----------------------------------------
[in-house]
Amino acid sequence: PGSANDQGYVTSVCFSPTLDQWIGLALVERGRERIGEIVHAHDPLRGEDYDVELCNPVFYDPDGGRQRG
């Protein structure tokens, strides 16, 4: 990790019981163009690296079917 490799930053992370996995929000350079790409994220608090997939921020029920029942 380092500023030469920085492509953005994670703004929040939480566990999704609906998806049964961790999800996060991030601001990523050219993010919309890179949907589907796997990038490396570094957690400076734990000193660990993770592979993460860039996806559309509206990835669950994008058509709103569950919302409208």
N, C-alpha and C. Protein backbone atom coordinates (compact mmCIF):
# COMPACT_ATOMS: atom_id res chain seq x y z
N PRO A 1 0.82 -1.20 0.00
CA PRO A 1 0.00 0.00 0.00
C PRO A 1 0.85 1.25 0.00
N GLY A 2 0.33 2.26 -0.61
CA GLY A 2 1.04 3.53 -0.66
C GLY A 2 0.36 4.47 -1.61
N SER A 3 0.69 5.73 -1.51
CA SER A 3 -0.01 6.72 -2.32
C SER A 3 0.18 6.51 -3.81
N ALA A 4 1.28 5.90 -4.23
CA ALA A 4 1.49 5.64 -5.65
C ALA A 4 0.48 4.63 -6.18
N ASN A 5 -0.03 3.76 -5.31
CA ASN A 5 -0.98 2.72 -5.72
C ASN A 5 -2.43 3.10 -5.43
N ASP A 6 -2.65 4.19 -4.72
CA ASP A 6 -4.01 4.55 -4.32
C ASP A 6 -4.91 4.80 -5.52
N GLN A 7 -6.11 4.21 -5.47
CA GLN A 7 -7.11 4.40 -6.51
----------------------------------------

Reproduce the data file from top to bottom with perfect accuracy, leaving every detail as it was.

[in-house]
Amino acid sequence: PGSANDQGYVTSVCFSPTLDQWIGLALVERGRERIGEIVHAHDPLRGEDYDVELCNPVFYDPDGGRQRG
């Protein structure tokens, strides 16, 4: 990790019981163009690296079917 490799930053992370996995929000350079790409994220608090997939921020029920029942 380092500023030469920085492509953005994670703004929040939480566990999704609906998806049964961790999800996060991030601001990523050219993010919309890179949907589907796997990038490396570094957690400076734990000193660990993770592979993460860039996806559309509206990835669950994008058509709103569950919302409208």
N, C-alpha and C. Protein backbone atom coordinates (compact mmCIF):
# COMPACT_ATOMS: atom_id res chain seq x y z
N PRO A 1 0.82 -1.20 0.00
CA PRO A 1 0.00 0.00 0.00
C PRO A 1 0.85 1.25 0.00
N GLY A 2 0.33 2.26 -0.61
CA GLY A 2 1.04 3.53 -0.66
C GLY A 2 0.36 4.47 -1.61
N SER A 3 0.69 5.73 -1.51
CA SER A 3 -0.01 6.72 -2.32
C SER A 3 0.18 6.51 -3.81
N ALA A 4 1.28 5.90 -4.23
CA ALA A 4 1.49 5.64 -5.65
C ALA A 4 0.48 4.63 -6.18
N ASN A 5 -0.03 3.76 -5.31
CA ASN A 5 -0.98 2.72 -5.72
C ASN A 5 -2.43 3.10 -5.43
N ASP A 6 -2.65 4.19 -4.72
CA ASP A 6 -4.01 4.55 -4.32
C ASP A 6 -4.91 4.80 -5.52
N GLN A 7 -6.11 4.21 -5.47
CA GLN A 7 -7.11 4.40 -6.51